I only lost one reader after the 10 Top Reasons to Vote for Anyone But Obama. (Hey, I could have made a longer list, and maybe I will.) Although he didn’t tell me his reason for unsubscribing, I have a solid hunch, and now I can talk behind his back. I knew this person years ago in graduate school, and he used to occasionally send rather lengthy, interesting, and witty contributions to PO. But a few years ago he wrote to me that he was extremely angry that his alma mater had invited George W. Bush to speak at commencement, and I think I wrote back that after all, the man was elected. I never heard from my old classmate after that except when he told me our favorite professor had died. I wish my old friend had stayed to fight it out.

By the way, one of my students, who’s from Mali but was educated in France, brought up the subject that he’s noticed that people here who are voting Republican are afraid to say so.

And my Chinese student became noticeably nervous when we were talking about a qigong master I know of (Dr. Yan Xin) who seems to have disappeared from view since the followers of falun gong began to be persecuted, imprisoned, tortured, and killed. Falun gong was taught by a very different sort of qigong master, Li Hongzi, but I think the government distrust of him rubbed off on other taoist masters. I haven’t found any updates on web pages relating to Dr. Yan Xin (not to be confused with a man of the same name who teaches martial arts, though Dr. Yan Xin is also a martial arts master) since around 2001. My student was so clearly uncomfortable with conversation about his government that I changed the subject.

Will Edit for Cash

Why graphic designers must have editorial restraints: The current issue of Men’s Journal has a photo of a man on the cover that bleeds over the title so what you read is “Men’s urnal” which looks way too much like “Men’s urinal”. If you look at some of the past covers, you’ll see that this seems to be a habit with them, although one cover with a photo of Harrison Ford laid the title over his forehead. The ways of the designer are inscrutable.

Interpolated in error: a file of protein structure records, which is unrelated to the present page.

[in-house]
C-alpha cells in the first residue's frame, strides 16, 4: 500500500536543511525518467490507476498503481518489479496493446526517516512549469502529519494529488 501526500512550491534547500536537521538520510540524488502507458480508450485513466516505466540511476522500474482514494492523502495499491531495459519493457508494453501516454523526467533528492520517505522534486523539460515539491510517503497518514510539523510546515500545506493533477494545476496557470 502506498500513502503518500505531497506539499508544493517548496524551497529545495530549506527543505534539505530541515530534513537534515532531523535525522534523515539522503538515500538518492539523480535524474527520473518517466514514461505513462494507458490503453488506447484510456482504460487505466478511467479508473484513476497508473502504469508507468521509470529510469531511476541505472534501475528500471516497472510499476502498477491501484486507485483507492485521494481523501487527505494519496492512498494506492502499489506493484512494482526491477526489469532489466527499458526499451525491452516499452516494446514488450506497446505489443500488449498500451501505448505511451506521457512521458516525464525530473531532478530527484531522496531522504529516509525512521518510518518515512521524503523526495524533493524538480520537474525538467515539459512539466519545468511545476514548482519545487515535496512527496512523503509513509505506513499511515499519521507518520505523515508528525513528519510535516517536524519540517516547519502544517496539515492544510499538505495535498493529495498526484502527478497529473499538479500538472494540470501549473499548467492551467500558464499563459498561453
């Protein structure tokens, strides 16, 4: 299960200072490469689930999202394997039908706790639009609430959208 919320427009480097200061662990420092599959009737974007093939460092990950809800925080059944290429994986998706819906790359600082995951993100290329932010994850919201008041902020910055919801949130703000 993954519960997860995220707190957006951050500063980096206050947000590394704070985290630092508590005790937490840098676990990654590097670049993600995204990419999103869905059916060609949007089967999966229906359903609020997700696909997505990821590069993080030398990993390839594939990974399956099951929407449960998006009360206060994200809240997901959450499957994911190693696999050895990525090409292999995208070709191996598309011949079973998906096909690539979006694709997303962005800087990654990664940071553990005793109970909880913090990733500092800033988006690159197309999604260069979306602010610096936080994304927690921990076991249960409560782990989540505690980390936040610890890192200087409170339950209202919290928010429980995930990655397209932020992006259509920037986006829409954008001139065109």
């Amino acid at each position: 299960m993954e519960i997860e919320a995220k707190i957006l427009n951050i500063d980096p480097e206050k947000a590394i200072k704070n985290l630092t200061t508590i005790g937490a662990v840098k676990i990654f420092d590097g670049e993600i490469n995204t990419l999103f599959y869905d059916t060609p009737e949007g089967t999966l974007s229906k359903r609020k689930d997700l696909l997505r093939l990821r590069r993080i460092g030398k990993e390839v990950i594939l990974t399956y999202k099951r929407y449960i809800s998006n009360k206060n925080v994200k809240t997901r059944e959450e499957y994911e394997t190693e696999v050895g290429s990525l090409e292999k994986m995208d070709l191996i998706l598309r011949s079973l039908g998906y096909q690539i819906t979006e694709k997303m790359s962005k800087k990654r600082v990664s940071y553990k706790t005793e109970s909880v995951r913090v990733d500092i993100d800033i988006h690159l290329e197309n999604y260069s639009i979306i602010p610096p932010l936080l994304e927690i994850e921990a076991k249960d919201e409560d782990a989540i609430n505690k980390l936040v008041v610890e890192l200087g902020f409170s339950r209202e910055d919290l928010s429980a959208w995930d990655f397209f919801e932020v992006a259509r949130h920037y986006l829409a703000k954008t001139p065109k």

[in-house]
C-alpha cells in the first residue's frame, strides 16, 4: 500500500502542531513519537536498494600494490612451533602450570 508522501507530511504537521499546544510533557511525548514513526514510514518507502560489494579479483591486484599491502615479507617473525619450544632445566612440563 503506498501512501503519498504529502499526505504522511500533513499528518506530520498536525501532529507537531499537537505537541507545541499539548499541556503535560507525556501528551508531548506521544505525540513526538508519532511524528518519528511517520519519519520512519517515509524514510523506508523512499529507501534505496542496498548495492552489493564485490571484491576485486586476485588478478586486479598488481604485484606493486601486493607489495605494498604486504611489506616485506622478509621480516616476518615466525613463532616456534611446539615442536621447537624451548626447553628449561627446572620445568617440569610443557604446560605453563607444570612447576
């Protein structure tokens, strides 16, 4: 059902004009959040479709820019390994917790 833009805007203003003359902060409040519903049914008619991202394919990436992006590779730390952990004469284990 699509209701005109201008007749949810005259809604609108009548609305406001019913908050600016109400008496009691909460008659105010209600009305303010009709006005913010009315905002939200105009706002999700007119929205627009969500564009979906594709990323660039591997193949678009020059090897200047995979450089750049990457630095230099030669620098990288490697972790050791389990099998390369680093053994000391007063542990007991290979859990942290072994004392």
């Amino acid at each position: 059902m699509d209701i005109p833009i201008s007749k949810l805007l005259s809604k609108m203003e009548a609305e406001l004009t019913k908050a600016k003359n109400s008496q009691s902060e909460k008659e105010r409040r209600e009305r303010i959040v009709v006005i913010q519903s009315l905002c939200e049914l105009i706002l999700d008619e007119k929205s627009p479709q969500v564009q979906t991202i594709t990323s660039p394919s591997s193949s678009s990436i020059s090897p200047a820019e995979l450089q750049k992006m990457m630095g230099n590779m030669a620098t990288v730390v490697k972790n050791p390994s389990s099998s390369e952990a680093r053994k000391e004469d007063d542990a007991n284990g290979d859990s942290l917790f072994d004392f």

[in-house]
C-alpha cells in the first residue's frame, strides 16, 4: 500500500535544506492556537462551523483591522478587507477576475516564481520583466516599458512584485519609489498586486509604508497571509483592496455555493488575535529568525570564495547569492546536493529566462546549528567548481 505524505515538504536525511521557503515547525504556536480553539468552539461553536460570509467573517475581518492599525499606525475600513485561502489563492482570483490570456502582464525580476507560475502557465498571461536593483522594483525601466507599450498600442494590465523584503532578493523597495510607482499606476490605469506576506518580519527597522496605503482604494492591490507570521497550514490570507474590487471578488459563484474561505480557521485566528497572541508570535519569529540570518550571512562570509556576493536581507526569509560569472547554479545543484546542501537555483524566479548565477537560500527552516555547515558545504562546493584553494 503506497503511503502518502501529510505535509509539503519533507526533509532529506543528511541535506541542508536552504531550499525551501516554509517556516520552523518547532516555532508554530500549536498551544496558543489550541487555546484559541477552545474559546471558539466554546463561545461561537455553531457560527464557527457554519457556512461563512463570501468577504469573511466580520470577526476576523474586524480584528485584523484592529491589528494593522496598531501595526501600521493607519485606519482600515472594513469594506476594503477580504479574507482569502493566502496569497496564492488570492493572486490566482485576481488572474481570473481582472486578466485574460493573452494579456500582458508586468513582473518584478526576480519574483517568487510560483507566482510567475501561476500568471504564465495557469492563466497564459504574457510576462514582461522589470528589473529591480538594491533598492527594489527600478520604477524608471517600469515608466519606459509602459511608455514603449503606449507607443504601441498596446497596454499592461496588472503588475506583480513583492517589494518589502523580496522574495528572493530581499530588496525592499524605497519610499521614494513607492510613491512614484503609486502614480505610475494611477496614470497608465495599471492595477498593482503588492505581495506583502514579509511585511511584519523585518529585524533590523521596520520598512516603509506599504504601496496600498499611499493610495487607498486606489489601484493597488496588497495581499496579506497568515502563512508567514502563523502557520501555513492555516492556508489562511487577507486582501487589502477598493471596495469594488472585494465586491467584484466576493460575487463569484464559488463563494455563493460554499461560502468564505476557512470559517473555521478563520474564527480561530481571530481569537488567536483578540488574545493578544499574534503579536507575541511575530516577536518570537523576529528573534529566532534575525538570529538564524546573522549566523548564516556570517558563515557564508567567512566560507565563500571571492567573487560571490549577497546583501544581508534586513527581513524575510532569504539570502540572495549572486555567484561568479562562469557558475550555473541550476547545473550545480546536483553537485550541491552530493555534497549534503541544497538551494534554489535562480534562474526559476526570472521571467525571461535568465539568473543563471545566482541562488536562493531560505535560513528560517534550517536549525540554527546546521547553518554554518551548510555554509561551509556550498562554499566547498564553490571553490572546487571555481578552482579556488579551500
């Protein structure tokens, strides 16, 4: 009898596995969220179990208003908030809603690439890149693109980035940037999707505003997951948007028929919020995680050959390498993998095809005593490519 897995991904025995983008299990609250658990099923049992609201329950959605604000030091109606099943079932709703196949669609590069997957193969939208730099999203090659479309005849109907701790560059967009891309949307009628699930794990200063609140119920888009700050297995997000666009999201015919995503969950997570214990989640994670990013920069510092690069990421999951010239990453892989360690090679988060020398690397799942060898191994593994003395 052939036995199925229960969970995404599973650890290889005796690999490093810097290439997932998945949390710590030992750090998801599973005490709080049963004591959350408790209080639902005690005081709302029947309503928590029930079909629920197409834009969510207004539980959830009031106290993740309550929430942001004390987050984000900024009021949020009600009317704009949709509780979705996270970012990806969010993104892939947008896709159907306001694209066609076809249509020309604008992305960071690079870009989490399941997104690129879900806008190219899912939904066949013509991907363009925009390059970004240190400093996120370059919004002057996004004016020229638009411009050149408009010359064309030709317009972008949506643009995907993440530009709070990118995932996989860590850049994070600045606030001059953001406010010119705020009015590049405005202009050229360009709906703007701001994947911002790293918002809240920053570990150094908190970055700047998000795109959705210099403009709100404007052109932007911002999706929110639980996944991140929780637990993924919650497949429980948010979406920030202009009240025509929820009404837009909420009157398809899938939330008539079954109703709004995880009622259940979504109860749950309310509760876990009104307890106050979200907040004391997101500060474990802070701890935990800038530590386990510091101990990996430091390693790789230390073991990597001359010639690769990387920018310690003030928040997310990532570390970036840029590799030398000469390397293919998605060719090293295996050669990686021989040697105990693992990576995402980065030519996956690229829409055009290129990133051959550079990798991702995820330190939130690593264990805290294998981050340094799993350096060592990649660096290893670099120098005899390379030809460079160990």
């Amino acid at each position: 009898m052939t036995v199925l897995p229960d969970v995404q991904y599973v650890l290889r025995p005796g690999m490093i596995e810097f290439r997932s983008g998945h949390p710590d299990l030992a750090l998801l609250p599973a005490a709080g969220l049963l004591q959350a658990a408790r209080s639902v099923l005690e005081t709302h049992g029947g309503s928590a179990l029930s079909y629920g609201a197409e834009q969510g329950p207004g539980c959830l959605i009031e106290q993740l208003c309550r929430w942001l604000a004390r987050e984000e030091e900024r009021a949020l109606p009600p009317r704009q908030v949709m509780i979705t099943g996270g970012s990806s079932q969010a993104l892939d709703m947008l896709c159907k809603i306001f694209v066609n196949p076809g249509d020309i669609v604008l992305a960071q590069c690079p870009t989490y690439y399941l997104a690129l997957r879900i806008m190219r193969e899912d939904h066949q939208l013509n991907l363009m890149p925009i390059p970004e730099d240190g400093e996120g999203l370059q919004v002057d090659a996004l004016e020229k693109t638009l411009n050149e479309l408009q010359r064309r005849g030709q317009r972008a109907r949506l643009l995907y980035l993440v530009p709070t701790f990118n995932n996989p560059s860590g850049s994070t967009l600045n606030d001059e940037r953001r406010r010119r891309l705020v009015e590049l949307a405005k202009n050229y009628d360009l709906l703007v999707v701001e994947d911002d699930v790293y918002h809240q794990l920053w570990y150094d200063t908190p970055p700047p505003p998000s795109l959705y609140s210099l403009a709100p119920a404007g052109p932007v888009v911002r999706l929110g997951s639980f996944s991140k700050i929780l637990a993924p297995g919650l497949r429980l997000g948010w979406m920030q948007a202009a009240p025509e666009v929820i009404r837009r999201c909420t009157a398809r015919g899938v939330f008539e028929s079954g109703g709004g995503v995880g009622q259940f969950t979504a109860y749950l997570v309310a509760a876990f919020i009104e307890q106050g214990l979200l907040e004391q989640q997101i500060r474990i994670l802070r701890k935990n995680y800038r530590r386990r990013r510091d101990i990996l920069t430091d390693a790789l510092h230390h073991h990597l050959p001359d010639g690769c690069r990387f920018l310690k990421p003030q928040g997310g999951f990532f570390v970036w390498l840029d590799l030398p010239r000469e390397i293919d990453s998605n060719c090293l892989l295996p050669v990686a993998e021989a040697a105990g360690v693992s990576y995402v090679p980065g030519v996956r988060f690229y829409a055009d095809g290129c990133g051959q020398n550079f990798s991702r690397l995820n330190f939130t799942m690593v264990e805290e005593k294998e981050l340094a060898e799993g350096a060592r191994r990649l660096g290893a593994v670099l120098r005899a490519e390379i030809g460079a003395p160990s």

Grab Bag

-|- Rob Kyff has a column called The Word Guy that’s worth catching. His column “Cool Off with a Babbling Book” has some good suggestions for books about language.

-|- Fred turned me on to, an English dictionary with a multi-lingual search.

-|- My friend Sonny Robertson has a great new CD out. Buy it at:, and listen to the two interviews with Sonny at The songs are variously funky, funny, or moody, and there are a couple of witty songs about high-tech communication, “Text Me Before You Sex Me” and “Blues 2000”.

-|- I picked up The Herblock Book at a yard sale, inscribed “LG & Fern H Nichols at Christmas 1952, A gift from us to us.” I paid a quarter but you can pick up a used copy for anything from 94 cents to $50+ on Amazon. Herb Block was a political cartoonist and writer, and while I don’t know much about most of the issues assembled in this book, it all sounds familiar more than half a century later. Block quoted Winston Churchill’s remark that elections are always bad and the only thing worse would be not having them.

Font of Wisdom

Guy: Yeah, that date movie was dumb.

Girl: Oh, you saw it?

Guy: No, but I could tell by the font it would be dumb. It was the same font as Scary Movie and Not Another Teen Movie. I really hated those movies.

Girl: Ahhh, impact.

Guy: What?

Girl: The font. It's called "impact."

There is a type font called Impact. I selected it here but will it survive e-mail and blogging?